I never thought I would experience pregnancy more than twice, but I was wrong.
No, no, I’m not really pregnant again (bite your tongue!). I am, however, exhibiting many of the same symptoms.
When we found out I was pregnant the first time, the wheels started turning immediately. We started wondering about so many things:
Were we ready for this change?
Were we up for the challenge of raising another human being?
Could we actually afford this?
Of course, those were only some of the questions. And it was a little late to be asking those questions, anyway.
We put lots of time into figuring out our name choices. We did research in actual “baby naming” books. As we pored over them, we made a list of names whose meanings held some level of importance in our hearts.
As the pregnancy went on, we had bouts of anxiety over whether we were ready. It was an emotional time. I was a little moody sometimes, a little snappish, and a little prone to tears. And it was a little bittersweet, admittedly, as we slowly, really came to the realization that our days of having privacy (or sleep!) were quickly coming to an end.
It was thrilling when we finally chose a name for him: that was one less thing we had to worry about, and it gave us freedom to move on.
When we were within arms’ reach of my due date, preparations intensified. We went to the hospital and took a tour of the labor and delivery floor. We met some of the nursing staff. We watched videos and received handouts on what to expect from the hospital.
We had to think about getting the nursery ready, and filled shopping carts full of things that this little guy would need. We figured out which pieces of furniture would work in his room, and got some of it from the store, some from relatives, and some from other parts of our house.
Sitting around together at night, we (like all pregnant couples) talked excitedly about what we thought our child would be like. Would he be cute? (Don’t act like you didn’t wonder the same thing about your future children.) What would he be like as a teenager? What might he be when he grew up?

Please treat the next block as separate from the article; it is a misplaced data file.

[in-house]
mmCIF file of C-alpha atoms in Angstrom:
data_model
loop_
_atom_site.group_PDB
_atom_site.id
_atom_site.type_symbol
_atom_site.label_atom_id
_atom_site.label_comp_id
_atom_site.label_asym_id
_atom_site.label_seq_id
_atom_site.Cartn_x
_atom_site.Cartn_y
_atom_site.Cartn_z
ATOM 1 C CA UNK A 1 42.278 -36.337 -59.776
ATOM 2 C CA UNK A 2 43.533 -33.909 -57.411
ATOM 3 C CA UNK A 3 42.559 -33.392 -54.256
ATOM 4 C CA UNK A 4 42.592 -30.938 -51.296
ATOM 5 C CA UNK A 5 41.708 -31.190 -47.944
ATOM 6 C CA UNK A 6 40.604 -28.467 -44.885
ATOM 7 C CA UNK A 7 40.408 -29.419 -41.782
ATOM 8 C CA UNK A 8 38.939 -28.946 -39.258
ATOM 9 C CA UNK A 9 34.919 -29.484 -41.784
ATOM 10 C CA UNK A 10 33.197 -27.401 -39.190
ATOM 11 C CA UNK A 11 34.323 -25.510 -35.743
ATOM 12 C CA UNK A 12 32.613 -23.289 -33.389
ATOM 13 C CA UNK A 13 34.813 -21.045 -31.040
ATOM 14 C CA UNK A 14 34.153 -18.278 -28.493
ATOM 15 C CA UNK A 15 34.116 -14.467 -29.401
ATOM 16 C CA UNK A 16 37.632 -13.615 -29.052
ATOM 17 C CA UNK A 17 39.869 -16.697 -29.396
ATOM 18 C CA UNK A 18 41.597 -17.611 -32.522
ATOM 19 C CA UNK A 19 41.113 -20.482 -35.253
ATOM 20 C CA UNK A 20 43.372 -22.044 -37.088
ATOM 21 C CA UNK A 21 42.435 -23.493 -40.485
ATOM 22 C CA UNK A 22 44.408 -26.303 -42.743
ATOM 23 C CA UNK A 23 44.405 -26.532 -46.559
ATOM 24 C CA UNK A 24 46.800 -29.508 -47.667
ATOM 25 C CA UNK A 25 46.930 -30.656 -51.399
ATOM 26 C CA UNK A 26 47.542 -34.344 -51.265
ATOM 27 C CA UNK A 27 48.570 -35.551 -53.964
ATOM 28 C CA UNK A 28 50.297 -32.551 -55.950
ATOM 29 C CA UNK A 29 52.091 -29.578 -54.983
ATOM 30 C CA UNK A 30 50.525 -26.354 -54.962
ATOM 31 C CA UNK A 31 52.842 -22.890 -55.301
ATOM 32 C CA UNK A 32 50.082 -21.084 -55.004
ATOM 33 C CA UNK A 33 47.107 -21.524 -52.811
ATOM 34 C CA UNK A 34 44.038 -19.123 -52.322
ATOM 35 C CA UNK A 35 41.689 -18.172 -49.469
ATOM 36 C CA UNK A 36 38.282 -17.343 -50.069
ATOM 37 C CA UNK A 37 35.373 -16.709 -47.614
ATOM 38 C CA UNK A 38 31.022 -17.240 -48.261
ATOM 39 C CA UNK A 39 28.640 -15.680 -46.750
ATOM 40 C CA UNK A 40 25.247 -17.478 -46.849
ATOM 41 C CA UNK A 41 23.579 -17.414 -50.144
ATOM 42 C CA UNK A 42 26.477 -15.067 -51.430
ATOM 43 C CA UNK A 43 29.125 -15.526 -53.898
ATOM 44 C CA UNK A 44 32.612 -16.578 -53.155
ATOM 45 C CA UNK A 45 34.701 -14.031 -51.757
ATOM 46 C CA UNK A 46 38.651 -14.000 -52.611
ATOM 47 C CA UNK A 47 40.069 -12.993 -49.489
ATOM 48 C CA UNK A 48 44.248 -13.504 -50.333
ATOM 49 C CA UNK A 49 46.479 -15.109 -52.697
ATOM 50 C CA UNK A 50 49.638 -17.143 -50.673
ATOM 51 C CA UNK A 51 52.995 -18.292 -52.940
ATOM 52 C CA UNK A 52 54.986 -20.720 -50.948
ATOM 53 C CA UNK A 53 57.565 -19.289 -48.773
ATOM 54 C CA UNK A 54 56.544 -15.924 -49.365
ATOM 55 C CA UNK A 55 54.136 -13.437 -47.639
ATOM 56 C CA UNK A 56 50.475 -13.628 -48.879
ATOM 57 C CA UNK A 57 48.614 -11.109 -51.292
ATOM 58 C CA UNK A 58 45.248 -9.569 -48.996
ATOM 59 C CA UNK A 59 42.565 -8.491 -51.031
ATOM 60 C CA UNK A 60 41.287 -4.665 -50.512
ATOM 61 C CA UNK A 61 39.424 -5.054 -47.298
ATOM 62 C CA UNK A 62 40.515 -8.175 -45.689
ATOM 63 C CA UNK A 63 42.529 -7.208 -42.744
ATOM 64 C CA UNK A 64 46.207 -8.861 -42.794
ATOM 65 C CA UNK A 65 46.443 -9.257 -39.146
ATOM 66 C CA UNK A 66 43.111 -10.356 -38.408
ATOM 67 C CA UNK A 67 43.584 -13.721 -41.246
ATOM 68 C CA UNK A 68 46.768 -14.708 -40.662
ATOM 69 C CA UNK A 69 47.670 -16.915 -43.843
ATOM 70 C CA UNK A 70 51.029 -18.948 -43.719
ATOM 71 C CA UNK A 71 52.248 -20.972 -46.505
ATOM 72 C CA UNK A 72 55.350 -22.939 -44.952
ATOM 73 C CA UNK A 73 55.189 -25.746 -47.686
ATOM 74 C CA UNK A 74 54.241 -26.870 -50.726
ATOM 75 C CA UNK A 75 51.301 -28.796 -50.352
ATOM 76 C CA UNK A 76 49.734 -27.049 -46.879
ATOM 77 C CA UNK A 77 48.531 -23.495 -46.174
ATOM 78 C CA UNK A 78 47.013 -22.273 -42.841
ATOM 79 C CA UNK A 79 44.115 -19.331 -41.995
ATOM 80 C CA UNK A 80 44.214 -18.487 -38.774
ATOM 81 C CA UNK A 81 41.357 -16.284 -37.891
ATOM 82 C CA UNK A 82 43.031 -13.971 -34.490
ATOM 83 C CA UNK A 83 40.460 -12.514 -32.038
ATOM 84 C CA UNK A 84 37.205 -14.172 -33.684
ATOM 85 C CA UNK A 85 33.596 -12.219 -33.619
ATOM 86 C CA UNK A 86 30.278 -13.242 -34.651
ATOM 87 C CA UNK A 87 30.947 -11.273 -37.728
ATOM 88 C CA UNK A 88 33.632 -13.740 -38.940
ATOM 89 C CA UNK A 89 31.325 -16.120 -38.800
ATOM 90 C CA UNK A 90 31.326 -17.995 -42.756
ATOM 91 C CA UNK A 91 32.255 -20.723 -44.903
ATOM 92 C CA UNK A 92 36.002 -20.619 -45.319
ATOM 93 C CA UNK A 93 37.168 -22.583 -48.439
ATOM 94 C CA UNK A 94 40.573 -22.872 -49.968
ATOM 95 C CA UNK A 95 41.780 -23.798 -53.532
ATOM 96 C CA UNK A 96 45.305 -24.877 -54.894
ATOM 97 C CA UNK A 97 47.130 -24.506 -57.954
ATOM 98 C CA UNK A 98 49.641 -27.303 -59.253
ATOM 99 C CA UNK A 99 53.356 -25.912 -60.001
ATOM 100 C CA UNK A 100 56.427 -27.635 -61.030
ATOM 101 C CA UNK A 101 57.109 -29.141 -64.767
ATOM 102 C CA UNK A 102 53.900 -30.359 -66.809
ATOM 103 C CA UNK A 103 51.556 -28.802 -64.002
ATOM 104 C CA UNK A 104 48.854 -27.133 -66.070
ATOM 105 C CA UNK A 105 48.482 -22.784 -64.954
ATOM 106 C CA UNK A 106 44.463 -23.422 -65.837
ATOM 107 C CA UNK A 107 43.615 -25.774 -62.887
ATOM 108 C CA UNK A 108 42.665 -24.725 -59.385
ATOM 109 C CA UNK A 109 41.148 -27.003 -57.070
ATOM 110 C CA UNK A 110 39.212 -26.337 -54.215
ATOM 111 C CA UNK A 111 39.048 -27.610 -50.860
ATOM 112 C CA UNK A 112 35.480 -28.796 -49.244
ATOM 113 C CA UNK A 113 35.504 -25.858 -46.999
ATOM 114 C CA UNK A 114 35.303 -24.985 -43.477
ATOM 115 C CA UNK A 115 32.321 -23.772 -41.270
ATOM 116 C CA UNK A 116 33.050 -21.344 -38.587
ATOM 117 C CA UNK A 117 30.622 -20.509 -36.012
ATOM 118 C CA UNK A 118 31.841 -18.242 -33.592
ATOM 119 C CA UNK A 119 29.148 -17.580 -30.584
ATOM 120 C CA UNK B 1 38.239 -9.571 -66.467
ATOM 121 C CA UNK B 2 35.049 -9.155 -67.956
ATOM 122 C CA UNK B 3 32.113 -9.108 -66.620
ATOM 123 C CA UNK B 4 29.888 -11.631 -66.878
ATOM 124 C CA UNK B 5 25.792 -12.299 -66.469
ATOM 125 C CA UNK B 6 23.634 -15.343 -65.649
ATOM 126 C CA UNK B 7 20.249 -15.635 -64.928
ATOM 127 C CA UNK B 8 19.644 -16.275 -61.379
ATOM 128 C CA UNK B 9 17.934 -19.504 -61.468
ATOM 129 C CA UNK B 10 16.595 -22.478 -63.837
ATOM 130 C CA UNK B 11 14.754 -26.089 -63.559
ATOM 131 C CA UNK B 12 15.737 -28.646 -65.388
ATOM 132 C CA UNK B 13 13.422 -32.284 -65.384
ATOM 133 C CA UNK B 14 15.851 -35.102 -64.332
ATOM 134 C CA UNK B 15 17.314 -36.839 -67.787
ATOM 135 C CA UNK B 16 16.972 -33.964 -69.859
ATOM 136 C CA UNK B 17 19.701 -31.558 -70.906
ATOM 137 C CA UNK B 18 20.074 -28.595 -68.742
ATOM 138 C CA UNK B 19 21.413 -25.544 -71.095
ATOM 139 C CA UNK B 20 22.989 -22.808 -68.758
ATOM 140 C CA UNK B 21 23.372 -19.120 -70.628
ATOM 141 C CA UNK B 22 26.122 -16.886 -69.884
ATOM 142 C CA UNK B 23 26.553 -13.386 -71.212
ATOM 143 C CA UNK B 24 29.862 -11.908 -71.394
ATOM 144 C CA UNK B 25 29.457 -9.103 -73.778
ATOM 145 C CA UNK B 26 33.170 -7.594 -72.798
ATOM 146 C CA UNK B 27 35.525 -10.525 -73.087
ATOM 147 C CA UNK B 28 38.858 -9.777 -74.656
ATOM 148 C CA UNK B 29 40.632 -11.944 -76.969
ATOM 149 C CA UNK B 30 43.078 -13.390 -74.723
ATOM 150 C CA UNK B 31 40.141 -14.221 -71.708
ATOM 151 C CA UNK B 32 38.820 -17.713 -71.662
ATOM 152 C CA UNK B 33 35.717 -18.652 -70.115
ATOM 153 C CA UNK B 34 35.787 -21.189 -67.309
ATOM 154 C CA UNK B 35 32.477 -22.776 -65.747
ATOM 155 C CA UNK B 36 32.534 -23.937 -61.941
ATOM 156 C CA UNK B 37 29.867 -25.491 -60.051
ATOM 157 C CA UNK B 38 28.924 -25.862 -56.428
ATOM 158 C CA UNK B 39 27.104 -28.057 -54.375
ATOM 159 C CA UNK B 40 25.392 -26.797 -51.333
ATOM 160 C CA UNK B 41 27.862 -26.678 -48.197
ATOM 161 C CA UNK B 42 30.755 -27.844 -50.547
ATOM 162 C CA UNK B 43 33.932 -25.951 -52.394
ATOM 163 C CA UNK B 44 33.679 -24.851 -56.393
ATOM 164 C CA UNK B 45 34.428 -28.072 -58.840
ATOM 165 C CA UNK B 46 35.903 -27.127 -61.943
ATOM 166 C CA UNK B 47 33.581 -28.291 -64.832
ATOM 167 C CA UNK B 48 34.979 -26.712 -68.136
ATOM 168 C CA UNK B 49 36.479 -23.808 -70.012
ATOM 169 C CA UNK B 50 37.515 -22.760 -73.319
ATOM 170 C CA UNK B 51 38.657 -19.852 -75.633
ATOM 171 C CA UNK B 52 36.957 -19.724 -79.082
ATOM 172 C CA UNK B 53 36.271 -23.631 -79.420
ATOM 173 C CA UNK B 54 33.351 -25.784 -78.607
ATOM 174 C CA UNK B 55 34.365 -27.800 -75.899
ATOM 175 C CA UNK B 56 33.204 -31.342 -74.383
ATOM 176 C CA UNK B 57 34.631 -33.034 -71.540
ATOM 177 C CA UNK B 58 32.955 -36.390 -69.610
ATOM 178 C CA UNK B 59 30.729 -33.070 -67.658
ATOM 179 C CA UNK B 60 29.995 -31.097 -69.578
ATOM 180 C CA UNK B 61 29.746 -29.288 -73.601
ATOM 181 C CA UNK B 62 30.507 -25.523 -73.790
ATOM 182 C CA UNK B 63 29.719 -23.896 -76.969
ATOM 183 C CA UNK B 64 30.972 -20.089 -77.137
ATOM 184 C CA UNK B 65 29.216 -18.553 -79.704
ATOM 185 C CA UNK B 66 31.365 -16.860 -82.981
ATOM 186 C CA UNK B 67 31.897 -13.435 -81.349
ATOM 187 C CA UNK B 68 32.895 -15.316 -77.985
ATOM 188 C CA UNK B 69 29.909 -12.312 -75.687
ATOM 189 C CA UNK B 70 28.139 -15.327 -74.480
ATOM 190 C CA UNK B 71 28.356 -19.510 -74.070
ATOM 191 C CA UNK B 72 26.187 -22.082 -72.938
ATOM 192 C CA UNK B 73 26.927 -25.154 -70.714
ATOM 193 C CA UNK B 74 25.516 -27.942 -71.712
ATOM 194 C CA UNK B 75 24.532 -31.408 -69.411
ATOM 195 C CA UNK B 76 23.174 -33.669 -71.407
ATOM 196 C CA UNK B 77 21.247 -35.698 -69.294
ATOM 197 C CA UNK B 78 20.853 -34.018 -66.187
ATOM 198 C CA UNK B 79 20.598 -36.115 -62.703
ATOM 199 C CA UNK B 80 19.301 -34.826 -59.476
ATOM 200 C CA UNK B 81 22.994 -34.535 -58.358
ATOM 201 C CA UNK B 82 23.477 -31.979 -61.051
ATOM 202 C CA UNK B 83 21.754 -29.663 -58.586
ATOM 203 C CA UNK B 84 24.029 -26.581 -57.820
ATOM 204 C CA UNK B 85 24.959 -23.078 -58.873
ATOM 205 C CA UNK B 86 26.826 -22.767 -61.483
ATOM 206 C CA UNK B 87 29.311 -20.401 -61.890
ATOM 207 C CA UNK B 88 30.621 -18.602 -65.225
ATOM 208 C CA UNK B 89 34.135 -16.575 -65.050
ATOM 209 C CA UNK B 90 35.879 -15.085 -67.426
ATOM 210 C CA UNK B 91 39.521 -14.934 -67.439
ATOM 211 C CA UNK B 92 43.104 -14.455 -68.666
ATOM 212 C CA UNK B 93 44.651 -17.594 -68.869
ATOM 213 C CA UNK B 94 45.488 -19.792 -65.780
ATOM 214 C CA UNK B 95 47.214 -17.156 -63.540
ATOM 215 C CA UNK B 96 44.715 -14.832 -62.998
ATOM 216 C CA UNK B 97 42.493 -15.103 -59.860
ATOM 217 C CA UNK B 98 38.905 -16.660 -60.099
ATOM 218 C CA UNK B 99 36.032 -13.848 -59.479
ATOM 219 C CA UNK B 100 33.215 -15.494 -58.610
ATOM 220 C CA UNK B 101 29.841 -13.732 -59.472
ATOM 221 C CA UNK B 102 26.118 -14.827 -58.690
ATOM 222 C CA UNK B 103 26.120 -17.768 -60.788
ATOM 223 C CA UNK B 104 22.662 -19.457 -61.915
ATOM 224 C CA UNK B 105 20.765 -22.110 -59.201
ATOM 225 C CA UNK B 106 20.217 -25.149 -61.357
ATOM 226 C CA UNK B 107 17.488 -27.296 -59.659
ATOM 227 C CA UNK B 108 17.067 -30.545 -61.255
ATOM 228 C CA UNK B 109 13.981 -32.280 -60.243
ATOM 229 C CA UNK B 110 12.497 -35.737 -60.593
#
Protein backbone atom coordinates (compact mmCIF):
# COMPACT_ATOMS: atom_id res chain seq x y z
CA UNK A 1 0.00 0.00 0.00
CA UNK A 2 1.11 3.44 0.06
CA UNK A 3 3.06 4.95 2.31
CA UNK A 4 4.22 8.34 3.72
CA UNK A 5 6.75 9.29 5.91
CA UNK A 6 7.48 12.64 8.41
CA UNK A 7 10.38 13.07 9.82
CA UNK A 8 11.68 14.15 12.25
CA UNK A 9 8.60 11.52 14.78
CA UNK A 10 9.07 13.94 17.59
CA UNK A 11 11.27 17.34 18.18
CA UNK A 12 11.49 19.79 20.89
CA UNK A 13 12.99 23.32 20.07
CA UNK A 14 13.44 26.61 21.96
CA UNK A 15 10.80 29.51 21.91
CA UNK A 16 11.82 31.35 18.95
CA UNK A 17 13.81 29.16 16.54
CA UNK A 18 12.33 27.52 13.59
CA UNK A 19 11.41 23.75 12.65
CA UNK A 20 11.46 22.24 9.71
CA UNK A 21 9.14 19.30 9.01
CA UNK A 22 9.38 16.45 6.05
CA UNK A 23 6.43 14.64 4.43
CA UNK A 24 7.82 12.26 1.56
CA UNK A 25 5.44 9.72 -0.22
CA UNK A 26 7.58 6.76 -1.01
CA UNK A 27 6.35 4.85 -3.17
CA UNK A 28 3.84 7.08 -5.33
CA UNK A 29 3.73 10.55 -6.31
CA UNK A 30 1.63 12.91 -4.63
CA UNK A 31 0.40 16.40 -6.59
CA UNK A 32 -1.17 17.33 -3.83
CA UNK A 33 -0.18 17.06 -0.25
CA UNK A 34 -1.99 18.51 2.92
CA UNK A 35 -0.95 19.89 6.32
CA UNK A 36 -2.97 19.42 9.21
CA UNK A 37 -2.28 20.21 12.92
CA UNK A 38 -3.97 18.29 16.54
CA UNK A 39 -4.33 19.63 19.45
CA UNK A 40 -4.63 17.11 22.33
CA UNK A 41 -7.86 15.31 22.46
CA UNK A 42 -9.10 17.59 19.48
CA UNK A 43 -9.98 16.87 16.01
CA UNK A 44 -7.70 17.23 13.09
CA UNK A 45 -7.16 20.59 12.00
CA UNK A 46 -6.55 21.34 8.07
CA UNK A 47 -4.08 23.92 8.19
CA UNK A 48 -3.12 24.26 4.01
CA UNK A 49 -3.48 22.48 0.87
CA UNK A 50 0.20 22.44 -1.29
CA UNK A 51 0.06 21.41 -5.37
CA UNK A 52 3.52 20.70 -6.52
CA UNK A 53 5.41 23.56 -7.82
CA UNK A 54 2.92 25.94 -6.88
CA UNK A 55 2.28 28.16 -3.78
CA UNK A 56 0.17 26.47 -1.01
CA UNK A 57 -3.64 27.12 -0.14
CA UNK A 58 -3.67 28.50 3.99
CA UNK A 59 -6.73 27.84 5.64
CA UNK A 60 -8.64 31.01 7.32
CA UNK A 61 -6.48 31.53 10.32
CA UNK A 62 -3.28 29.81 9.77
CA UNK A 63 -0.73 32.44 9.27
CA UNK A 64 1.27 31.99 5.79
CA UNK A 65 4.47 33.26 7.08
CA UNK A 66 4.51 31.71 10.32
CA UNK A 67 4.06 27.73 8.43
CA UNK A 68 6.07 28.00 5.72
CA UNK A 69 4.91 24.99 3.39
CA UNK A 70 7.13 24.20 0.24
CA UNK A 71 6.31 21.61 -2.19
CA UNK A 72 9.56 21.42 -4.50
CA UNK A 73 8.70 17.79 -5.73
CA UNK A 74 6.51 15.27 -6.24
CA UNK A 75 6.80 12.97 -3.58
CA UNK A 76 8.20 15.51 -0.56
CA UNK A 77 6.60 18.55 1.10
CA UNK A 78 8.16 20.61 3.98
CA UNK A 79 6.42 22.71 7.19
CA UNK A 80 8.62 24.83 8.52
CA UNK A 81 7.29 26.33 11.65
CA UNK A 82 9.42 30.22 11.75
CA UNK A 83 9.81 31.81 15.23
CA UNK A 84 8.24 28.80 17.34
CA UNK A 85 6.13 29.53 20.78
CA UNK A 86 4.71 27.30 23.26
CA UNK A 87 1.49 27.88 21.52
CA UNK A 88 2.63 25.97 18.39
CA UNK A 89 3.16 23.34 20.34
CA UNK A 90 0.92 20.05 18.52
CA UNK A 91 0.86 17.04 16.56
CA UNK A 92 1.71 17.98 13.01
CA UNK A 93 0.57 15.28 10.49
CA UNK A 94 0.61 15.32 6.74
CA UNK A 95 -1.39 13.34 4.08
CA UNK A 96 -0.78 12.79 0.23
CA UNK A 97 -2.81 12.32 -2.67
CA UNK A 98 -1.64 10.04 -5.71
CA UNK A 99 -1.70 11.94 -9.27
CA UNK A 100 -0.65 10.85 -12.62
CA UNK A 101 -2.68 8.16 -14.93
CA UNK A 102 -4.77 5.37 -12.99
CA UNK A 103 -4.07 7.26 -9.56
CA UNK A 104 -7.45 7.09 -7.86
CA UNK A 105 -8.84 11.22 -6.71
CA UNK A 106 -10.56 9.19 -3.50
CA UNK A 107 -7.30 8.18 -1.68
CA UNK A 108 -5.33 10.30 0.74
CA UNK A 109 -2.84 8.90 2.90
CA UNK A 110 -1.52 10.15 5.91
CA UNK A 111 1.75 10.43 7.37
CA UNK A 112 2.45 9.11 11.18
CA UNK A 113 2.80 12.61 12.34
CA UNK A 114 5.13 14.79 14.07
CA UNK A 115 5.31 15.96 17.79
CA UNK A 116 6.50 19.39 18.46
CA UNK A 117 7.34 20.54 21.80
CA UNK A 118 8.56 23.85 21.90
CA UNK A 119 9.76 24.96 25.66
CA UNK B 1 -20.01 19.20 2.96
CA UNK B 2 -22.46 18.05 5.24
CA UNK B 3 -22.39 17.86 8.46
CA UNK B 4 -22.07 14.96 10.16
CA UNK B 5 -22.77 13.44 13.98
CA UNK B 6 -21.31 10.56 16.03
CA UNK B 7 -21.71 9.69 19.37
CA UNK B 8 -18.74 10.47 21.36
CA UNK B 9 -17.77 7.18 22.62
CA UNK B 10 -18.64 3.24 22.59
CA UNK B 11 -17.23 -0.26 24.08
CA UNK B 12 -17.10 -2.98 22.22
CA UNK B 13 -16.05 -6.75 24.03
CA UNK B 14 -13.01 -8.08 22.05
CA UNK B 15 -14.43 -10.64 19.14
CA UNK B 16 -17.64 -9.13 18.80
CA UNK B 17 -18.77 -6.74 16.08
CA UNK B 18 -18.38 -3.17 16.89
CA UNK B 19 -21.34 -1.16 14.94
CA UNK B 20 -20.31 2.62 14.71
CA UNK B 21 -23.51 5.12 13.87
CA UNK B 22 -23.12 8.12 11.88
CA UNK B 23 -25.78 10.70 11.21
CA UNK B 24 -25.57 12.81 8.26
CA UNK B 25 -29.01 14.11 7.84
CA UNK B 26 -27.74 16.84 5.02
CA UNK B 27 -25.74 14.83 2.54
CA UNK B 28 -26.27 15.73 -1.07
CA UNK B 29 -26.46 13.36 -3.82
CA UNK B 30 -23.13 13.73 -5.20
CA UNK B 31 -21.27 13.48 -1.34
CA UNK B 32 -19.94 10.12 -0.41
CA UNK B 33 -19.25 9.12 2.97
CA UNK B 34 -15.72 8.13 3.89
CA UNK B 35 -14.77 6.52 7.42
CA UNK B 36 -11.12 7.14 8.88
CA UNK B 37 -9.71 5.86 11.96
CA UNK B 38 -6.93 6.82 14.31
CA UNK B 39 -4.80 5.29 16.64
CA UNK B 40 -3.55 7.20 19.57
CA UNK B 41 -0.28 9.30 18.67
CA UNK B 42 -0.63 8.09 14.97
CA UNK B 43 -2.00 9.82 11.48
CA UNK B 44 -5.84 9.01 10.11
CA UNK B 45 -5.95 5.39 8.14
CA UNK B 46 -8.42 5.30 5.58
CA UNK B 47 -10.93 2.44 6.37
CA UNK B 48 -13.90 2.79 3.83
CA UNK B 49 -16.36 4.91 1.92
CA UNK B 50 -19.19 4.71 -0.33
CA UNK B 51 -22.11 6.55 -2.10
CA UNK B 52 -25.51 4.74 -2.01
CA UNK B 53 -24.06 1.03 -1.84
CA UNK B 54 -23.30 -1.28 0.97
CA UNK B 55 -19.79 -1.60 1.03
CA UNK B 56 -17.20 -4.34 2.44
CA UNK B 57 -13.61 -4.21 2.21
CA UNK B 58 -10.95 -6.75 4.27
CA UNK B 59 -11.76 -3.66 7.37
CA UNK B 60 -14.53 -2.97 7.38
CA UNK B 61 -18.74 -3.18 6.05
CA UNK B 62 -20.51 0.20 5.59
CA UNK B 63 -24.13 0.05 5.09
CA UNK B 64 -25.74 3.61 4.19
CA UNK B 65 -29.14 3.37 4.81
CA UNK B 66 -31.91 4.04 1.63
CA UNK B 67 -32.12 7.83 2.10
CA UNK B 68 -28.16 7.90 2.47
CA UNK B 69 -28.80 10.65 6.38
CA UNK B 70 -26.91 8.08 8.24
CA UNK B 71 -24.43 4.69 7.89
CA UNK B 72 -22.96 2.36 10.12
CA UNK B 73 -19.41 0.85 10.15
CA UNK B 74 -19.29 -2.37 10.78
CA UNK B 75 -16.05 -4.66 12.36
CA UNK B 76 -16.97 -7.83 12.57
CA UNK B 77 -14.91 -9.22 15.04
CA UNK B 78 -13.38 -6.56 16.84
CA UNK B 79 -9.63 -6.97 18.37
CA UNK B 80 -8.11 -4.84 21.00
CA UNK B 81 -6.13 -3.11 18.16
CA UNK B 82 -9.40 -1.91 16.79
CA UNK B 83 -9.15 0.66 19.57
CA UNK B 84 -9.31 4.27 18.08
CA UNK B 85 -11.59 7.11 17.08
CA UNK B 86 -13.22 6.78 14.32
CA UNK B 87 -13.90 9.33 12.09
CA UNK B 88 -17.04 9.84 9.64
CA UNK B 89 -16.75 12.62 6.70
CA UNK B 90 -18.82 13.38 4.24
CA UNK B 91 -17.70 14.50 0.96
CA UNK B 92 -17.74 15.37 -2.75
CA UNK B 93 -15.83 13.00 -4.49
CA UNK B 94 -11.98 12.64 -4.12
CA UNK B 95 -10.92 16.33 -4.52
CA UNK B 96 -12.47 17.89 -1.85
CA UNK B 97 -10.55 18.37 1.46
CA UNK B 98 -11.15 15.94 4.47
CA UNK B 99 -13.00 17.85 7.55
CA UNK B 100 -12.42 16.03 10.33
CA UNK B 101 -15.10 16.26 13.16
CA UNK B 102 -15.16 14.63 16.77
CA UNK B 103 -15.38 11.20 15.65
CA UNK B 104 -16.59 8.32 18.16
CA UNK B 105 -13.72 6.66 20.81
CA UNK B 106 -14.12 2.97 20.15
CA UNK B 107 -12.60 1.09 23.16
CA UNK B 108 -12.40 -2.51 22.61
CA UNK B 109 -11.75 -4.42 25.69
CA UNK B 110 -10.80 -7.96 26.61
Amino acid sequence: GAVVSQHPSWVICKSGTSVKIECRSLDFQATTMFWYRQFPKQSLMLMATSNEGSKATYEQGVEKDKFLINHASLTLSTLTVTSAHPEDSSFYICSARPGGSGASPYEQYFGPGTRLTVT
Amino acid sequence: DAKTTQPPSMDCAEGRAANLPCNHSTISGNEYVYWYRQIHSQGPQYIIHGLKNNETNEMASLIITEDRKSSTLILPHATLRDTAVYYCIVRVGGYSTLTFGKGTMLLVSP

Gradually, everyone I knew began asking me, “Still no baby?” as they shook their heads and looked at me with pity-filled eyes. “Nope,” I’d say, annoyed that they were asking a question whose answer was obvious, but also annoyed that this kid hadn’t arrived yet. I liked him already, and was excited to spend time with him.
When he finally arrived (late!), it was a huge adjustment, naturally. At first, I still shed random tears. Though I cried, I was so happy to have brought this little guy into the world. Eventually my hormones returned back to their normal state and we threw ourselves into parenting this adorably cute (Yes! He was SO cute!) little baby who we adored. That’s how the three of us started our journey as a family.
Now it’s time for that adorably cute little baby to go to college, and the process has been very similar. At the beginning of the college search, it was an exciting prospect to help him figure out what he wanted to do and where he wanted to go. At the same time, the reality that our job, completing Parenting (Phase I) was coming to an end. We started to ask ourselves lots of questions:
Were we ready for this change?
Were we ready to be “minus one” in our day-to-day family life?
Could we actually afford this?
Of course, those were only some of the questions. And it was a little late to be asking those questions, anyway. That train had already left the station.